It is often the low income and elderly who are preyed upon with this method. For instance, in Rio Grande Valley, politicos roam preying on the most vulnerable voters and voting their ballots for them. In Cameron County, Texas, nine politicos were charged with voter fraud related to mail ballots.
Another problem with elections by mail is missing ballots.
In an article by Real Clear Politics, they state, “between 2012 and 2018, 28.3 million mail-in ballots remain unaccounted for according to data from the federal Election Assistance Commission.” That number is undoubtedly higher when you figure Chicago and other municipalities across the country never responded to their request. While there is no proof the ballots were used fraudulently, the numbers were enough to concern the Public Interest Legal Foundation (PILF).
In a New York Times article from 2012, they noted voter fraud involving mail-in balloting “is vastly more prevalent than the in-person voting fraud that has attracted far more attention.” The concerns about mail-in voting fraud were serious enough that in a 2008 report produced by the CalTech/MIT Voting Technology Project, their recommendation to states “restrict or abolish on-demand absentee voting in favor of in-person early voting.”
Even with these concerns, five states — Oregon, Washington, Colorado, Utah and Hawaii – hold all-mail elections.
However, PILF obtained voter data from Oregon, the first state to adopt this method for the 2012 and 2018 elections, and when the data was compared to the census data, they found 871,000 ballots of the 7 million sent out, were unaccounted for. Interestingly enough, Oregon would not reveal their data for the 2014 and 2016 elections for reasons the state would not disclose.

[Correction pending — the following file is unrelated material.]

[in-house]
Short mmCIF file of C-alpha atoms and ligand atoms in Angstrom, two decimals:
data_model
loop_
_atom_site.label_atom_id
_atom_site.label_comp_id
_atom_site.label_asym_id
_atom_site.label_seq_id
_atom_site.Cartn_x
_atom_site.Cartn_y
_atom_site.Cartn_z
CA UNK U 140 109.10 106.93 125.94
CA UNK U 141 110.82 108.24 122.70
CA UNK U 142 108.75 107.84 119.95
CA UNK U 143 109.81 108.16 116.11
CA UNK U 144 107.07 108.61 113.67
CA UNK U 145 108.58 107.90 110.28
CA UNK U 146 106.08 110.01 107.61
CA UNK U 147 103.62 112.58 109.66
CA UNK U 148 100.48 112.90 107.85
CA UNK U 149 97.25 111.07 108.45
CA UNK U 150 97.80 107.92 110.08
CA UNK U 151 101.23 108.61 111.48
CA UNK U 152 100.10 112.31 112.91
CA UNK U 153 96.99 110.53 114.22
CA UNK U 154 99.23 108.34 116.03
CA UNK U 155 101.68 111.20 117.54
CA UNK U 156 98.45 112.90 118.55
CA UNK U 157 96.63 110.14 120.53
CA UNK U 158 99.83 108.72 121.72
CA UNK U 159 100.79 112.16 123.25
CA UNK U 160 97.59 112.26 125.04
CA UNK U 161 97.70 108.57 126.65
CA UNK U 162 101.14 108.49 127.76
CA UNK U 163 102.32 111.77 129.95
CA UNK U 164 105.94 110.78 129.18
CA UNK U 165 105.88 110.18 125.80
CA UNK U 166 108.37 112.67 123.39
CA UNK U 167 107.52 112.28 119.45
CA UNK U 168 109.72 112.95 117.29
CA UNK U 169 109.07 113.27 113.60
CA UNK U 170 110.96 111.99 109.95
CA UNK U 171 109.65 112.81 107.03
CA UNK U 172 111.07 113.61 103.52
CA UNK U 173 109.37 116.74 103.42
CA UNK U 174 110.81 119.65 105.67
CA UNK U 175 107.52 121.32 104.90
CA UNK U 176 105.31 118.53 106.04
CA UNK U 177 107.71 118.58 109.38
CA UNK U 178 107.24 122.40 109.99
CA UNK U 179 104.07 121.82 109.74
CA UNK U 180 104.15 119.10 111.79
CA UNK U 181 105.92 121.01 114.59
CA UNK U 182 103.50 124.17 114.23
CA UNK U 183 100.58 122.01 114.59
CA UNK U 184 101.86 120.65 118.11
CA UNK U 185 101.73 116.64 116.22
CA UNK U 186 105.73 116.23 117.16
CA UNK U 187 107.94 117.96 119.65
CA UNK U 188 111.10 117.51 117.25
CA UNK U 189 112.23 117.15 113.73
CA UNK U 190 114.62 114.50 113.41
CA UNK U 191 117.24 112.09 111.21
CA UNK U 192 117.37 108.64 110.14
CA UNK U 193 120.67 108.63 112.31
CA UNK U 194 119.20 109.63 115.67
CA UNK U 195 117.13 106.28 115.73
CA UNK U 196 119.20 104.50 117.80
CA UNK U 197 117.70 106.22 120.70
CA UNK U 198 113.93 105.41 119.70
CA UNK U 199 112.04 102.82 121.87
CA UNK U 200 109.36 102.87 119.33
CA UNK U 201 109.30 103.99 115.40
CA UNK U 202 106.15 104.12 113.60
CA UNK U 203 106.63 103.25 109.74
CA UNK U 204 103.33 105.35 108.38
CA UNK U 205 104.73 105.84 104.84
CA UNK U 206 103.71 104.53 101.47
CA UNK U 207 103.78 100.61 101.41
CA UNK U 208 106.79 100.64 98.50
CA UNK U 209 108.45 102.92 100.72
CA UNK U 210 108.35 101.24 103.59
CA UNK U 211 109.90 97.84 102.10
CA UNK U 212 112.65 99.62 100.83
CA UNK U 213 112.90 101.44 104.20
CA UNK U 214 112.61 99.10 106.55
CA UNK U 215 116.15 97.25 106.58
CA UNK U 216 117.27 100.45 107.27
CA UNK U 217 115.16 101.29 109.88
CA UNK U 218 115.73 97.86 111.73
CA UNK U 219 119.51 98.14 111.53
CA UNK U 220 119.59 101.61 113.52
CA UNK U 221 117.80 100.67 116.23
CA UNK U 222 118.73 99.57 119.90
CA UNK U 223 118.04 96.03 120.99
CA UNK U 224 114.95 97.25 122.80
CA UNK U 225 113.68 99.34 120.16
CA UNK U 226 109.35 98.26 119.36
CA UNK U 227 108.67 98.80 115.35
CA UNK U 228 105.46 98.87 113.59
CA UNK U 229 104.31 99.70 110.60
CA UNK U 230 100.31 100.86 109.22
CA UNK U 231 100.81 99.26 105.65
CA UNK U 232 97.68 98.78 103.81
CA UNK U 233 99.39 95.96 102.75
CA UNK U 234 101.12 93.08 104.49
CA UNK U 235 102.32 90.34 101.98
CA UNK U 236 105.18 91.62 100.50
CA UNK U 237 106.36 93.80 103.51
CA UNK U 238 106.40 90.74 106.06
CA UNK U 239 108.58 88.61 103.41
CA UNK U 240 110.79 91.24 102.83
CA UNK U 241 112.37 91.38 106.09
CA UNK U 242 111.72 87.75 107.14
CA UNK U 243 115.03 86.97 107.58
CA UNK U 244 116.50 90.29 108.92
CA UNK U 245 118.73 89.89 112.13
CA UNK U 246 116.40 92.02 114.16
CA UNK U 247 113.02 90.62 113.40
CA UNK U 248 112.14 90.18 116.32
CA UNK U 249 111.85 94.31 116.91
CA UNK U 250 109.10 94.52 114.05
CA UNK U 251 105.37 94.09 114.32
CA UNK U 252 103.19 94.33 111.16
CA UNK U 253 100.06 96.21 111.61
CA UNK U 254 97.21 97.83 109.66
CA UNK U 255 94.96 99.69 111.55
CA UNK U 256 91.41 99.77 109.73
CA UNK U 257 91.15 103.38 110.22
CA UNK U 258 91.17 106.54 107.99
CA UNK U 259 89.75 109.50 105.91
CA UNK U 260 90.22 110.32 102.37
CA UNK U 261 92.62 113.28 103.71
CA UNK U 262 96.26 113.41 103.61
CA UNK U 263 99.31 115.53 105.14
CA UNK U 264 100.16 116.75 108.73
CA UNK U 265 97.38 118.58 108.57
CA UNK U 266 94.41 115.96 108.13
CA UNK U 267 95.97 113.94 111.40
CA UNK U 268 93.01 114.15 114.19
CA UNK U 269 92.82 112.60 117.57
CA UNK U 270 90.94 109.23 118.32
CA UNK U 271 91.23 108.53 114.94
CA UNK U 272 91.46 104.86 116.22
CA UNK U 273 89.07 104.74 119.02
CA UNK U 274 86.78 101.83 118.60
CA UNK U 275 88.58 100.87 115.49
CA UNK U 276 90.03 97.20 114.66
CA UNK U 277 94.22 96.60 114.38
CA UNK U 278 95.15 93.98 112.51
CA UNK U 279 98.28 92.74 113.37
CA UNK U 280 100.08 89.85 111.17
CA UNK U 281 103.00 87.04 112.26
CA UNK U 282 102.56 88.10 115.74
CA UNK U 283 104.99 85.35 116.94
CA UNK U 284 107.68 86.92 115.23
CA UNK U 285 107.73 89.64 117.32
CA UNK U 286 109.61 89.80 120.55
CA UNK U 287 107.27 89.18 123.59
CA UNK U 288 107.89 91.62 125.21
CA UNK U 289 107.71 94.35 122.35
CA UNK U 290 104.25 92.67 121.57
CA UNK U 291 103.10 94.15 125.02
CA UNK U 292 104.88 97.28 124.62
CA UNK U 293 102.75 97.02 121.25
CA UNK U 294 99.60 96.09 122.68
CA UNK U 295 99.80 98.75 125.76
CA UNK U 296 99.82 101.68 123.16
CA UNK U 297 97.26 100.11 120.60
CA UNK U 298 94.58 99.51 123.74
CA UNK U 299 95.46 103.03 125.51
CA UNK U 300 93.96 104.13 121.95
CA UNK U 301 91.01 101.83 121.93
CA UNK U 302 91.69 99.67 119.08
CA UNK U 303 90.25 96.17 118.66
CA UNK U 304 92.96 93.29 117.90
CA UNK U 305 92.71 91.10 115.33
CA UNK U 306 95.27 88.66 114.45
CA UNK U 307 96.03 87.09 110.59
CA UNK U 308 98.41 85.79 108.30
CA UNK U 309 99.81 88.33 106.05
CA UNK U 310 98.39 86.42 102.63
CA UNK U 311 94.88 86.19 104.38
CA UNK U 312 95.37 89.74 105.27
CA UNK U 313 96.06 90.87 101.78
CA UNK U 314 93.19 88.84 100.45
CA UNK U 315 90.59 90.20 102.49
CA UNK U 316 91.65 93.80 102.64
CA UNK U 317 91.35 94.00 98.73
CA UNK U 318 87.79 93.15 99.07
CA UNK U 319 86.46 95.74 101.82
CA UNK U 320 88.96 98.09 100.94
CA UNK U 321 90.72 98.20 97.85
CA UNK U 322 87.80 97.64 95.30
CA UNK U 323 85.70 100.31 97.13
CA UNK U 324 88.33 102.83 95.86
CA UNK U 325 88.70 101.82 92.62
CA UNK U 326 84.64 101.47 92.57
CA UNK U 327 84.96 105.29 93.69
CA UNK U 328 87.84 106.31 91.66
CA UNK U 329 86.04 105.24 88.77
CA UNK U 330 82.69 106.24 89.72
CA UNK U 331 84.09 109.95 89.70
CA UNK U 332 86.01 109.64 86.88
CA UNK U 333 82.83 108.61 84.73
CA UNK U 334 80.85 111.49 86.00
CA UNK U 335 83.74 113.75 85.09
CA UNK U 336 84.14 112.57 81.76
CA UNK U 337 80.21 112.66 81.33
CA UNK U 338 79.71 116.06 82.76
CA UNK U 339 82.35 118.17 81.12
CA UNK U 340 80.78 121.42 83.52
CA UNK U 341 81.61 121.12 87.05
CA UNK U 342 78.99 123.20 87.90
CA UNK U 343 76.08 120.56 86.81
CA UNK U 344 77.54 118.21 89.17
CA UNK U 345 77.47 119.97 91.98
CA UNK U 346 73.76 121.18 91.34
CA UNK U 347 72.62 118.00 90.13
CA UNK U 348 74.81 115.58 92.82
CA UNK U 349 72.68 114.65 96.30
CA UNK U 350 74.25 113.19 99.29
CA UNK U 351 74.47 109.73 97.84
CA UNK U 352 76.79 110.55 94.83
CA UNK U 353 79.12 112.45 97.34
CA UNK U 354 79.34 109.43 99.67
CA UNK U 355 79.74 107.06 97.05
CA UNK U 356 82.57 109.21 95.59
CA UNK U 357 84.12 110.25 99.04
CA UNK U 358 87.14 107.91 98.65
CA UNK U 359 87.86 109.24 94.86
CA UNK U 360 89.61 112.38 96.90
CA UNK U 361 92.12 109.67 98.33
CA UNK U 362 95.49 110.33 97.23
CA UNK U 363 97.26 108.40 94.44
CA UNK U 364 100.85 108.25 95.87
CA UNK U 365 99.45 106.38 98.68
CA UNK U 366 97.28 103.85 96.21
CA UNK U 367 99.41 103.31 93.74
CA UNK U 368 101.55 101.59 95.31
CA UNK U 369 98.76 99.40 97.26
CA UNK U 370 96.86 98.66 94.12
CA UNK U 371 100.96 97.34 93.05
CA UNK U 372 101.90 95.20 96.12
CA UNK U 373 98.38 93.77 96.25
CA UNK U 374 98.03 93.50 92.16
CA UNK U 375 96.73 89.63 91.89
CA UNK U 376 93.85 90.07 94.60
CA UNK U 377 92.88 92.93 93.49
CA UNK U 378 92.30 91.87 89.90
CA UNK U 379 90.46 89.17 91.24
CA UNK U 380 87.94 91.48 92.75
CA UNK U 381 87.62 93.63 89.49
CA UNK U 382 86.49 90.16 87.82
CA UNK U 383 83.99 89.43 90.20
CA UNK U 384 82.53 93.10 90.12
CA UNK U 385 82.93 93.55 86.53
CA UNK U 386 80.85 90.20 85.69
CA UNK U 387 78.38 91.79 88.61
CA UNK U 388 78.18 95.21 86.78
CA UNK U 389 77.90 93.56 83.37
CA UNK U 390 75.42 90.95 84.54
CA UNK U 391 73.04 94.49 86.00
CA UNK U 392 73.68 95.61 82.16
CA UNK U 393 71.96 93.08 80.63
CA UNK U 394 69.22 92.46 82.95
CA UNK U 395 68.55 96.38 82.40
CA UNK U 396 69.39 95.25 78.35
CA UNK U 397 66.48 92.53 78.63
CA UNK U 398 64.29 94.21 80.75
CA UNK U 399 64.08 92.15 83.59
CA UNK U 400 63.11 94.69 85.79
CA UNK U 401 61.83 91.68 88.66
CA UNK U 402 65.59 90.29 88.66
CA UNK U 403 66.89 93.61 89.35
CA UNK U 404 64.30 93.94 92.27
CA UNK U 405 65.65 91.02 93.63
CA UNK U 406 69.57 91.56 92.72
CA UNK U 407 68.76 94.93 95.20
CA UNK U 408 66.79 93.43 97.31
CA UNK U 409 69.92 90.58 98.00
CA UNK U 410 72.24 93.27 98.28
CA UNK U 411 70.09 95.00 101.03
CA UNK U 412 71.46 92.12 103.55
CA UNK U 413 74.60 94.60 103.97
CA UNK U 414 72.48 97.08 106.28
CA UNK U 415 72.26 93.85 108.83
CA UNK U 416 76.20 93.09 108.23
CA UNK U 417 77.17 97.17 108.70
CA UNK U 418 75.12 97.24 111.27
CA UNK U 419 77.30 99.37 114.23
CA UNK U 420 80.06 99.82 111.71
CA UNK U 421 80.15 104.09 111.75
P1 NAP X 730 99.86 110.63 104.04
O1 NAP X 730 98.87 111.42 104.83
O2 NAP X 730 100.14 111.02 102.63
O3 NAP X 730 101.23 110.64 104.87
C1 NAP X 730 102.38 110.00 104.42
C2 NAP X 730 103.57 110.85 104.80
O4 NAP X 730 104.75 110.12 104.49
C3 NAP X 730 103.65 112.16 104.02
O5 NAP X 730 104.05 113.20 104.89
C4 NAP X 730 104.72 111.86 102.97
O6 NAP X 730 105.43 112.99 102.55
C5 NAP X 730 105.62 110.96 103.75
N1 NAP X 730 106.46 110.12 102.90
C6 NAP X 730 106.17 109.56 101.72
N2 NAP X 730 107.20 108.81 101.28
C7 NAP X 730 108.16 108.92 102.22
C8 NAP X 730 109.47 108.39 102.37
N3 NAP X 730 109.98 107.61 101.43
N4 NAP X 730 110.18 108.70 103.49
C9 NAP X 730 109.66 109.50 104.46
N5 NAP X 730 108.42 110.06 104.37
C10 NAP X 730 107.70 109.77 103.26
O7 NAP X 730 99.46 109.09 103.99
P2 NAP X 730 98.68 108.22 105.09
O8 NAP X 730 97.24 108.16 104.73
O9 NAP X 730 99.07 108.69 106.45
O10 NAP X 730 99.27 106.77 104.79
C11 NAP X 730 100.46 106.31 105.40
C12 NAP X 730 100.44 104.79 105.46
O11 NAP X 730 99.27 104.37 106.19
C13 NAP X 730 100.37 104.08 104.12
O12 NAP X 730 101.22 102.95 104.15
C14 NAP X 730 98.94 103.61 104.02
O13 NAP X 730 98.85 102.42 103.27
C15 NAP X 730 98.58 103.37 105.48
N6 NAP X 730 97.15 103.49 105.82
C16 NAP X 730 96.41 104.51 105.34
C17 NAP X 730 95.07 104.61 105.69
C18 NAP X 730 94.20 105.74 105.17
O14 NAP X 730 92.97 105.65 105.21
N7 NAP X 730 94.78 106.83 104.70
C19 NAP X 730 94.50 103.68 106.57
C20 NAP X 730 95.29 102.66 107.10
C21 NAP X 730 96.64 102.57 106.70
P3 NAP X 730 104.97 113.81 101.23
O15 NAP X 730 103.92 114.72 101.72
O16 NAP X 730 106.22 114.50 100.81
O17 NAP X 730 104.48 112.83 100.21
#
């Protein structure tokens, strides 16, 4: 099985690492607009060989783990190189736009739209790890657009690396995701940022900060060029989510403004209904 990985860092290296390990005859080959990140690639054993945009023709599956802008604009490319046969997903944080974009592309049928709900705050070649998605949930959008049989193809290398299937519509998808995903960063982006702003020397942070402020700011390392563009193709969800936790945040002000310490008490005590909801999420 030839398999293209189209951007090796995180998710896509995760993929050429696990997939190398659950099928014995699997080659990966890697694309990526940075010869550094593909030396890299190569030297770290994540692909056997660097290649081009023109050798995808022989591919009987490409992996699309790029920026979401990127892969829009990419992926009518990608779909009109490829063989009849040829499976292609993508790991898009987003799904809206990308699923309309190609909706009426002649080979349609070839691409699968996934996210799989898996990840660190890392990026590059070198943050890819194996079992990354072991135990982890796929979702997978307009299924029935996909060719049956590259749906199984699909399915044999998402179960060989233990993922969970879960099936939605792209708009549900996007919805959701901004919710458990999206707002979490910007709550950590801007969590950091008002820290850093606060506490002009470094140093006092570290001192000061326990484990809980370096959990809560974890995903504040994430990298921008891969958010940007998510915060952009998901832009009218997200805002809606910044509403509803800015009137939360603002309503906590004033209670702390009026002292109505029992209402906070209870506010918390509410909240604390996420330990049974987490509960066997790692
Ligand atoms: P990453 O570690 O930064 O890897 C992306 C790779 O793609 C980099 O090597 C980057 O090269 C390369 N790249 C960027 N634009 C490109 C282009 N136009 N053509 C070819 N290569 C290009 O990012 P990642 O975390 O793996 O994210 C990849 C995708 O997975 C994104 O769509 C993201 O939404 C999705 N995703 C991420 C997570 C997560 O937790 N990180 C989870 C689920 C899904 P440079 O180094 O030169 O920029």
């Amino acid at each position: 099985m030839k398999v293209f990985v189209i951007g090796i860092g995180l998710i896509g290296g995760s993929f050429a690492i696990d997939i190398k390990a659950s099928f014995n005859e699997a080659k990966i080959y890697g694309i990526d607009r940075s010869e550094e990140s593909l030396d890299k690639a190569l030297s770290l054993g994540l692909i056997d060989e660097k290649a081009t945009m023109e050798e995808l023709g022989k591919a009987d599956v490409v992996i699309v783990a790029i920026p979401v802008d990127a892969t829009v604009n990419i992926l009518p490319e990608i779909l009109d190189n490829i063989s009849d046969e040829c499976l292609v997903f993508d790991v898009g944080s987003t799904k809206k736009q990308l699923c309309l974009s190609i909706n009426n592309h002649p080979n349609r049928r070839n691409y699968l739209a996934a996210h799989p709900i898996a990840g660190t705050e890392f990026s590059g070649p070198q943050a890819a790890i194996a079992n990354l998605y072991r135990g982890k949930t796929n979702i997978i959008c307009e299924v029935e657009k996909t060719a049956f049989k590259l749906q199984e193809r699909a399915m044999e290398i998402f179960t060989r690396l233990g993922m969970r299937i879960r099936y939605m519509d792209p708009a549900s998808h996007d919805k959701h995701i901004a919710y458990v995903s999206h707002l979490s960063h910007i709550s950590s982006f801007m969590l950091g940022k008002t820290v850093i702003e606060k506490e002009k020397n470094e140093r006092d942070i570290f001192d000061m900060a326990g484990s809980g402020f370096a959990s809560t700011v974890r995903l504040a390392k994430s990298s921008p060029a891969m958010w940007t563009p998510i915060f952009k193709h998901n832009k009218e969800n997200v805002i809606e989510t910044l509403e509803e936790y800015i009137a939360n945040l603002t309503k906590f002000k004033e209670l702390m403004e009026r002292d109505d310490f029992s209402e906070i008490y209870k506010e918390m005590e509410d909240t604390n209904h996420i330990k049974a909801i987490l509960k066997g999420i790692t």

The next concern is “ballot harvesting.”
If there is a significant increase in mail-in voting this fall, expect to see more ballot harvesting, a practice where third parties collect these mail-in ballots on behalf of voters and deliver them to election officials. Thankfully, “ballot harvesting” is illegal in most states, as well as in NH. But it was most notably used in North Carolina and California. In North Carolina, a GOP operative was indicted for crimes related to ballot harvesting, and in California observers say ballot harvesting played a key role in ousting several Republican candidates in longstanding GOP strongholds.
The population is much more transient today and there is no way for election officials to reliably get ballots to millions of people every election cycle. Mail-in ballots to all voters is an open invitation to fraud and something I do not think New Hampshire should support. I believe our absentee ballot system, even with its flaws, is a much better way to help those who want to vote and have concerns with in-person voting during this COVID-19 era.
Regina Birdsell is a Republican state senator in New Hampshire. She wrote this for NHJournal.com.
Posted by GST Chairman Ray Chadwick.